Well its the same thing in any game man. You'll get the people who are highly competitive. I wasn't being provocative, simply a fact that in any game you will get these people who run a train even if they're new. Just take your losses with a grain of salt ,look at what they're doing and ask questions. People will happily tell you what you're doing wrong and give you tips. That's how I learned at least. Its also the best way to learn. Competing against people who are really good, eventually you will see the results.

  13. #13
    Isn't the point of any game to determine who is the winner/if there is a winner? I know someone will say "Nope, the point is to have fun. Dur hur hur hur." but the fun is playing, and the playing is the process in which winners are determined. Therefore by proxy the fun is trying to win. Even if you're super casual and play jank builds for funsies and variety, it isn't like you go into a game and try to roll poorly, make 0 purchases, etc. You still try to win with what you have.

    If the game is about making the other person lose it makes no sense to get upset when you lose. You just played the game, and so did the other person - fair and square. The people who get huffy when they lose aren't the kind of people that are interested in these kinds of games long term.

  14. #14
    When I first started this game I was regularly routed and usually young kids. The key to this game and life in general is learning how it works and finding how to make it work for you. The fun comes in the nuances of the game. The strategy of the game is where the fun is. Figuring out how the other guy is going to score points against you and how you can score points against them. Is winning more fun than losing? Sure, but that doesn't mean you can enjoy the game while losing horribly to a 9 year old with a Thanos obsession.

  15. #15
    Quote Originally Posted by Scum View Post
    Isn't the point of any game to determine who is the winner/if there is a winner? I know someone will say "Nope, the point is to have fun. Dur hur hur hur." but the fun is playing, and the playing is the process in which winners are determined. Therefore by proxy the fun is trying to win. Even if you're super casual and play jank builds for funsies and variety, it isn't like you go into a game and try to roll poorly, make 0 purchases, etc. You still try to win with what you have.

    If the game is about making the other person lose it makes no sense to get upset when you lose. You just played the game, and so did the other person - fair and square. The people who get huffy when they lose aren't the kind of people that are interested in these kinds of games long term.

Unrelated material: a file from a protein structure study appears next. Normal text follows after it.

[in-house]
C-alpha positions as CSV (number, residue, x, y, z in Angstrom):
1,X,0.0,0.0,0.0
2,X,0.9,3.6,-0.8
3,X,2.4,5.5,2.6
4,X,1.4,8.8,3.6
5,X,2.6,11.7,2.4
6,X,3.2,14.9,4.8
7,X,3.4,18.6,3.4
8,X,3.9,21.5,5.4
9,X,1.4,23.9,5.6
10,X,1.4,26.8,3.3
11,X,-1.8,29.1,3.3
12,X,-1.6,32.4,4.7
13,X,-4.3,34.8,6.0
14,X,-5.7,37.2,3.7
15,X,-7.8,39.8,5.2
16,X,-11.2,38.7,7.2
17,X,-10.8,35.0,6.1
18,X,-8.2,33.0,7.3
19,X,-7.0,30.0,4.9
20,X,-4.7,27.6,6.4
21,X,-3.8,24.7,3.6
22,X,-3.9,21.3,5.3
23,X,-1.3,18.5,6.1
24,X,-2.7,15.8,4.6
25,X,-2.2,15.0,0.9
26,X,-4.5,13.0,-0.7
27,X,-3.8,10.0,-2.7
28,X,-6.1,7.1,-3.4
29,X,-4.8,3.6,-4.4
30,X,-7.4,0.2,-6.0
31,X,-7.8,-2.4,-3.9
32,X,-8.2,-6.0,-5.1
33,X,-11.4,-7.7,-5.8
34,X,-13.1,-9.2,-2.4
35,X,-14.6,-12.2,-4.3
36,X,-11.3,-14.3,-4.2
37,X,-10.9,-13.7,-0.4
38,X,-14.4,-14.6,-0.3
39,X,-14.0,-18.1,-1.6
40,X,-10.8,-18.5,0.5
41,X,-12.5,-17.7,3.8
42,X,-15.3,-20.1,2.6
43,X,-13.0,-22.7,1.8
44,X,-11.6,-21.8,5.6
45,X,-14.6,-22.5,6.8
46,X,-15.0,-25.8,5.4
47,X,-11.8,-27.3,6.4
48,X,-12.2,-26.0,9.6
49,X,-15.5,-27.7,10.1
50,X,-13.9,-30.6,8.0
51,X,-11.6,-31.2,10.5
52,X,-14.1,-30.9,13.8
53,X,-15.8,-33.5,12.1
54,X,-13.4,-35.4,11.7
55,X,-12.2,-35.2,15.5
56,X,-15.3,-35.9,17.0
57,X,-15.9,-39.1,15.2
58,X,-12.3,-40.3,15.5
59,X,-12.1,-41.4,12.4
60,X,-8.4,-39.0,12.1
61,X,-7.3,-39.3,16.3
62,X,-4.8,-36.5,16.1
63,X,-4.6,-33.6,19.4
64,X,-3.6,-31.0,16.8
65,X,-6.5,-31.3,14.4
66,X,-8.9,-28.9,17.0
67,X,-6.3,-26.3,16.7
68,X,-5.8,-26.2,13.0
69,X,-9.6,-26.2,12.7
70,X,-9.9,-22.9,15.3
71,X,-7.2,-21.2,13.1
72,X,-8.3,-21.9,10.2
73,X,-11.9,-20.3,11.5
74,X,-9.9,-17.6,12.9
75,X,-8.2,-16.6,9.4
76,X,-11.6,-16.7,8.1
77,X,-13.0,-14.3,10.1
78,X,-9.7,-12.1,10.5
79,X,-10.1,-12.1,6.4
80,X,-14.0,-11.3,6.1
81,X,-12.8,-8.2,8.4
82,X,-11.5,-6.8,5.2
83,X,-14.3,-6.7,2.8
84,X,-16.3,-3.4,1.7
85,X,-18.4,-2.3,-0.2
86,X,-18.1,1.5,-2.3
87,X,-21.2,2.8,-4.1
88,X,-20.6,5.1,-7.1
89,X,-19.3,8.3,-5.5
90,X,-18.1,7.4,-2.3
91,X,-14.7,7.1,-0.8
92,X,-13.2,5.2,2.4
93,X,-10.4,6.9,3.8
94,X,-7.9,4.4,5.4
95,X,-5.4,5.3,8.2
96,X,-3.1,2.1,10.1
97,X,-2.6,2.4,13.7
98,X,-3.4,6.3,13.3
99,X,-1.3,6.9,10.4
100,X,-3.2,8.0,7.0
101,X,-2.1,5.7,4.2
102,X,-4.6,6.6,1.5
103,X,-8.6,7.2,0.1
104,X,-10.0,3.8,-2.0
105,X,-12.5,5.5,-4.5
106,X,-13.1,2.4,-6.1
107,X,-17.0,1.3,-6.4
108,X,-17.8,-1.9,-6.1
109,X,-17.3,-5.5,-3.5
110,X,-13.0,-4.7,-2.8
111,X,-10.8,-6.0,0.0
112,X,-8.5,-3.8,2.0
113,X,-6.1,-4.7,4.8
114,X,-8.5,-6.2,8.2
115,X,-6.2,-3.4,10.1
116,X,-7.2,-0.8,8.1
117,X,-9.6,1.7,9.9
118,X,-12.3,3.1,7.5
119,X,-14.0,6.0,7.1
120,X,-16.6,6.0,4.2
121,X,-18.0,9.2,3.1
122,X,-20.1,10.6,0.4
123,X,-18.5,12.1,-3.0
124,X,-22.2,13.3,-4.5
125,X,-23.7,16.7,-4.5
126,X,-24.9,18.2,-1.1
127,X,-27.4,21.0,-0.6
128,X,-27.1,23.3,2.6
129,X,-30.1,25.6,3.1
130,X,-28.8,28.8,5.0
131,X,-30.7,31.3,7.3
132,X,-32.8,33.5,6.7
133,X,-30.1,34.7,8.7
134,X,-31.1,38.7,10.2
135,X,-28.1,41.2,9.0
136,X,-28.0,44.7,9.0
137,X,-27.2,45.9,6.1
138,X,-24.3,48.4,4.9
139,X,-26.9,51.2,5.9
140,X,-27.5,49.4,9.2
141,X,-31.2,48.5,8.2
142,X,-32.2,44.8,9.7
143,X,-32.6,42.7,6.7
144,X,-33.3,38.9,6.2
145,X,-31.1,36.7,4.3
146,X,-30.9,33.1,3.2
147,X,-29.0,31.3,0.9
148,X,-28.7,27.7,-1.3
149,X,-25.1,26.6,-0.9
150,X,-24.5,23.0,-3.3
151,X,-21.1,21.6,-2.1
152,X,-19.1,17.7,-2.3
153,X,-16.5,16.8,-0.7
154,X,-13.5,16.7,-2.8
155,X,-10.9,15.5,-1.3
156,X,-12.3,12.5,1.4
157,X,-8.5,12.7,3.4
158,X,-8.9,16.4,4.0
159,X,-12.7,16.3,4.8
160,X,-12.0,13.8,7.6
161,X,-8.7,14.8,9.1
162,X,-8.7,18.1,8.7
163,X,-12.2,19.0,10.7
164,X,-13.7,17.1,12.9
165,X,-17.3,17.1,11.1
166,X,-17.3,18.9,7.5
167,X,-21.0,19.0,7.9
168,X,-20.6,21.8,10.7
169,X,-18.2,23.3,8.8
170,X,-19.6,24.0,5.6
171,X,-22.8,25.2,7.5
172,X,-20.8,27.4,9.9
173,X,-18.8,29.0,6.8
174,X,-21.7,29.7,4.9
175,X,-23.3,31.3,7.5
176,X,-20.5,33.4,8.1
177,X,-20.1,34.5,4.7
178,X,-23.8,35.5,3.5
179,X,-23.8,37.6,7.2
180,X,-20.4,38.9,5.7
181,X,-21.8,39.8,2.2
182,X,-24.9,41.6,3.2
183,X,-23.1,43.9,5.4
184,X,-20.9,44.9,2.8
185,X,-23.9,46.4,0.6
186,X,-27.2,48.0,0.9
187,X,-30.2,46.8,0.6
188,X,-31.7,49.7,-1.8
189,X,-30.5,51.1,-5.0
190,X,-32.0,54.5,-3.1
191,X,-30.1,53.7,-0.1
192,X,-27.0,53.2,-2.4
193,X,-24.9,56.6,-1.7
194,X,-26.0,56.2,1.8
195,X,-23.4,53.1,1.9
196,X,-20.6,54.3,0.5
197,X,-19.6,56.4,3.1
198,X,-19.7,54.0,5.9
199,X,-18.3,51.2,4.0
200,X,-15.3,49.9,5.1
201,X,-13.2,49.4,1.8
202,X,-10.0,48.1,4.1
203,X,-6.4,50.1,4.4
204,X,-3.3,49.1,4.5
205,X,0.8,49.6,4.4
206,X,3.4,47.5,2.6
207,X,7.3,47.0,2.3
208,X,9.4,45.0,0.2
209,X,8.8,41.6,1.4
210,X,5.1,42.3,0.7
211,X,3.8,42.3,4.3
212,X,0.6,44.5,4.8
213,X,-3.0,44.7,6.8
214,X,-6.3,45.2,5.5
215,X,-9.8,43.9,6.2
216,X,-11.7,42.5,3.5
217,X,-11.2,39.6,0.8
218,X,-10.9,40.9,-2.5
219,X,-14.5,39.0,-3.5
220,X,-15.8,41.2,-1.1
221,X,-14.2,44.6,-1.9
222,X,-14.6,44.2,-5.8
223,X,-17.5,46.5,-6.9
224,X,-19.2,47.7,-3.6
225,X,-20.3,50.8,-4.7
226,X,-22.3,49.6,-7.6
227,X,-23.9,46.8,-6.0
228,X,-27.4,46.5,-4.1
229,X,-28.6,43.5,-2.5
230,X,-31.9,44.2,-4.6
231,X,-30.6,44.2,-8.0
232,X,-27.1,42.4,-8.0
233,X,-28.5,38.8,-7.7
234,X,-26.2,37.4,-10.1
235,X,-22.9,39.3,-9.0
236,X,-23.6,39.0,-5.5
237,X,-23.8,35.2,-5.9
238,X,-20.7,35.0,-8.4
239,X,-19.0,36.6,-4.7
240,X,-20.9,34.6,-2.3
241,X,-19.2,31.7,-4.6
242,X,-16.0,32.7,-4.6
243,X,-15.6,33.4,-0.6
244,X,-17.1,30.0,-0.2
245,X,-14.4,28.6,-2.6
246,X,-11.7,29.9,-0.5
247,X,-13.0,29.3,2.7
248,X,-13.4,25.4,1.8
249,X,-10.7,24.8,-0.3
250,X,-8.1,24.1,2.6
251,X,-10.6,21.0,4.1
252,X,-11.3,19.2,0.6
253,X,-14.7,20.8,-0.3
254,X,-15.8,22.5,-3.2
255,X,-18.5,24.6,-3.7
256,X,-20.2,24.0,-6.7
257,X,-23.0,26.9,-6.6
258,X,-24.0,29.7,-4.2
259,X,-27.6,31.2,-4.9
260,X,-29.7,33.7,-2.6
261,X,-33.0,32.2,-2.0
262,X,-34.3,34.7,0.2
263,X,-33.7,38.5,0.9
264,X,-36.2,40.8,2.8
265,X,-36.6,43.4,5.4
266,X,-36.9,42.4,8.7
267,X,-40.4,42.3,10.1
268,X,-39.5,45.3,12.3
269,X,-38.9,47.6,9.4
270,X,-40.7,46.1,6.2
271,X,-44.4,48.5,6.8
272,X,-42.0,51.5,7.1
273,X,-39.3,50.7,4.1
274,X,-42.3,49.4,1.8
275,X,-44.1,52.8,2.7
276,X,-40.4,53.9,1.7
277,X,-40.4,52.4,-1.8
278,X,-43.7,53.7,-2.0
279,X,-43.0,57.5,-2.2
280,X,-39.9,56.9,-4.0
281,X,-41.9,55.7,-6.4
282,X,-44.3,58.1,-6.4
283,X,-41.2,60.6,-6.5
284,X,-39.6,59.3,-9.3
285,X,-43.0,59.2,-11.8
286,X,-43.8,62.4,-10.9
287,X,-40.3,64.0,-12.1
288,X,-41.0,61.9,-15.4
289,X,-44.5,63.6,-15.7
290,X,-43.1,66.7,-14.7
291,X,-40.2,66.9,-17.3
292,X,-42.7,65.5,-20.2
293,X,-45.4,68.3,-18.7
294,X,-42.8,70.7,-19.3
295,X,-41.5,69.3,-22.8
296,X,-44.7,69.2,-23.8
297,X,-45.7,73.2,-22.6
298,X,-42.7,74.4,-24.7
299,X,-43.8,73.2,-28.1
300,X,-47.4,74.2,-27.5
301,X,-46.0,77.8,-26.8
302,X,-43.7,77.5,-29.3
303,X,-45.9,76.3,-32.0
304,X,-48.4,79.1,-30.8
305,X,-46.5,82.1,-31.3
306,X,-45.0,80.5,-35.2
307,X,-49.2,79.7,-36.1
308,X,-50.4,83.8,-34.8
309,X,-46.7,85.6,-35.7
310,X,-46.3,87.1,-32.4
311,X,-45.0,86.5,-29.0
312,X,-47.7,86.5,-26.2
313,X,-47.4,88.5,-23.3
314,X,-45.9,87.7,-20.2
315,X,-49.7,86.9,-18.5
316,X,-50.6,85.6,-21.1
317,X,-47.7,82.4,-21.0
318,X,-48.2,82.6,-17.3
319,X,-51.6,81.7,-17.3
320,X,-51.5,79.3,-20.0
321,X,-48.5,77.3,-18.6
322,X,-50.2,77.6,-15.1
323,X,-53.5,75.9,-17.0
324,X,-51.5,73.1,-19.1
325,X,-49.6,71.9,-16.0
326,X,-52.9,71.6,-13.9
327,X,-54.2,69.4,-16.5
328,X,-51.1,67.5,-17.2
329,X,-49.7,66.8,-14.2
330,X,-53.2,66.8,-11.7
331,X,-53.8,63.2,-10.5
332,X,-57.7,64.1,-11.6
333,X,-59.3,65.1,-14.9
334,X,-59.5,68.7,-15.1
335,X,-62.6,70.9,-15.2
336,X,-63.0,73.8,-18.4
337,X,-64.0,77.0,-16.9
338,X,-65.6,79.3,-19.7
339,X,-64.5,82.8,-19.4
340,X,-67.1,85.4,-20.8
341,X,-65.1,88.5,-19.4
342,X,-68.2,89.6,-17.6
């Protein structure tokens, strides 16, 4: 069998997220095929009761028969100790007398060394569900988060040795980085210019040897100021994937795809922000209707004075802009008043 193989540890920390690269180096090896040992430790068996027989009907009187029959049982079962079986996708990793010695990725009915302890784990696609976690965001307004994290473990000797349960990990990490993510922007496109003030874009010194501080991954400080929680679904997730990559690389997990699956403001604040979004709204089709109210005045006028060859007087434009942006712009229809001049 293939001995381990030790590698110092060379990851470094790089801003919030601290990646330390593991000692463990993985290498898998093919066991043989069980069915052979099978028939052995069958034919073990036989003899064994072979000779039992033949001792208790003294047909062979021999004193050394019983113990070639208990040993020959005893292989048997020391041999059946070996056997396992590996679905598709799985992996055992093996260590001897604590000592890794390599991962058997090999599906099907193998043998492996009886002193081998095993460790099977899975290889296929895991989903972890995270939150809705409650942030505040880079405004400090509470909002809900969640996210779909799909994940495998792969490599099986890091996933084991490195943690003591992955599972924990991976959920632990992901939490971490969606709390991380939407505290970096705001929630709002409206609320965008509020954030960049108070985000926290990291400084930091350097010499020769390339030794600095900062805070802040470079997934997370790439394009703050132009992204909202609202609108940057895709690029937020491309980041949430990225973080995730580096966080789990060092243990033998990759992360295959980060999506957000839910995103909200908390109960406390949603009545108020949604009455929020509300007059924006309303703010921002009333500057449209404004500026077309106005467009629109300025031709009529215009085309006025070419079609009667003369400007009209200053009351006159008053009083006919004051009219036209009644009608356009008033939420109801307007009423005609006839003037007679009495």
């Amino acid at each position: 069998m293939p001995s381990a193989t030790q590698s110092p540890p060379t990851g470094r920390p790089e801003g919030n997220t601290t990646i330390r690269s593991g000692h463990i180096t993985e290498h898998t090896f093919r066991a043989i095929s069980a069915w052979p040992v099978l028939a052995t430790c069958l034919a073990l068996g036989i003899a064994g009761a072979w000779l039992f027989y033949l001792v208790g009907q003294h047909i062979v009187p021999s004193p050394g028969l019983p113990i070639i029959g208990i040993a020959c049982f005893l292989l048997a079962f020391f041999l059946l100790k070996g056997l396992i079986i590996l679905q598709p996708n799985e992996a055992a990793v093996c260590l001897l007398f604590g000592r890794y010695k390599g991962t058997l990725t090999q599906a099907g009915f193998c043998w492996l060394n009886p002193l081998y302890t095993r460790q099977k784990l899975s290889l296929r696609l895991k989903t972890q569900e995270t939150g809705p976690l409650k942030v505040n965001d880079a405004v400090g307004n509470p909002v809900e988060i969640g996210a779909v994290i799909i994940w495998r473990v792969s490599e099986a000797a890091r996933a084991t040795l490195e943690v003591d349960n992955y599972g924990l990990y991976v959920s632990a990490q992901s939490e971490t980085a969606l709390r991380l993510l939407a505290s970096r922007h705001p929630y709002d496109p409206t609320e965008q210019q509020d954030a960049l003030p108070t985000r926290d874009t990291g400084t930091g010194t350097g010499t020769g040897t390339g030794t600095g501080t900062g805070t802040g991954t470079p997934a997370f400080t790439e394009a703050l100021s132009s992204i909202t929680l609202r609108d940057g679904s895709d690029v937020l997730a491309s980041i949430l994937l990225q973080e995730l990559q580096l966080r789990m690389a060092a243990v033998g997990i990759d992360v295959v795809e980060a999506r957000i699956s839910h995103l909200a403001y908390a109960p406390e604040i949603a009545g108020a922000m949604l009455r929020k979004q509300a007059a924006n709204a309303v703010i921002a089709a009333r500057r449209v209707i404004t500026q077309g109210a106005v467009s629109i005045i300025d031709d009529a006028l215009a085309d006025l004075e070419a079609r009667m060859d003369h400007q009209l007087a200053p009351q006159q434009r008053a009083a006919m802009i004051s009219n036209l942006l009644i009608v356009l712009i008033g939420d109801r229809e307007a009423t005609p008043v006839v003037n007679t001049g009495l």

Understand - my point is not the purpose of a game is to determining a winner, but that if you are trying to get new players into the game, demonstrating your superiority may not achieve this goal. I will assume that many new players expect to lose many of their first games before they become proficient enough to be able to win. And I agree, if a new player doesn't grasp this, then they need to find another pastime.

    Experienced players with the goal of growing the game should be able to lose (conscientiously) without the ego hang-up or the condescension that comes from a "always play to win" attitude.

  16. #16
    But if you lose on purpose are you actually playing the game?

  17. #17
    Quote Originally Posted by Scum View Post
    But if you lose on purpose are you actually playing the game?
    It does build confidence but you really got to up your acting skills.

  18. #18
    What you're building is false confidence. That player is going to walk away from the game thinking they did well but in actuality they were just propped up by a nice but misguided opponent. The better way to handle it would be to take the time after the game to go through some of the moves that the new player did wrong or that the winning player did right. Teach them to player better and they will play better and actually win. If they are a young child, direct them a little so that they learn during the game. This is how they will get better and the game will grow.

  19. #19
    I 100% agree with hwetzel. There is nothing wrong with losing, and learning experiences are exciting. If someone respects your game and culture enough to want to be part of it, you should respect them enough to actually play an honest game with them. I know I'd feel let down if I learned my opponent threw a match.

  20. #20
    I rather have a serious match where I get my @$& kicked. Then I can ask questions. I cant learn if people are easy on me.

  21. #21
    When I play with new players, I generally lay out every possible move they can make. I will also point out which moves are better and why, even if the move will hurt me in the process. I also, tend to not be a stickler on the rules. They forget to use their global? I let them go back and fix it. Maybe I might "forget" to use a character's ability a few times (like Lyssa drak). Granted this could give them a false victory, but I usually follow with "oops, I forgot to call a character, oh well, my bad, your turn."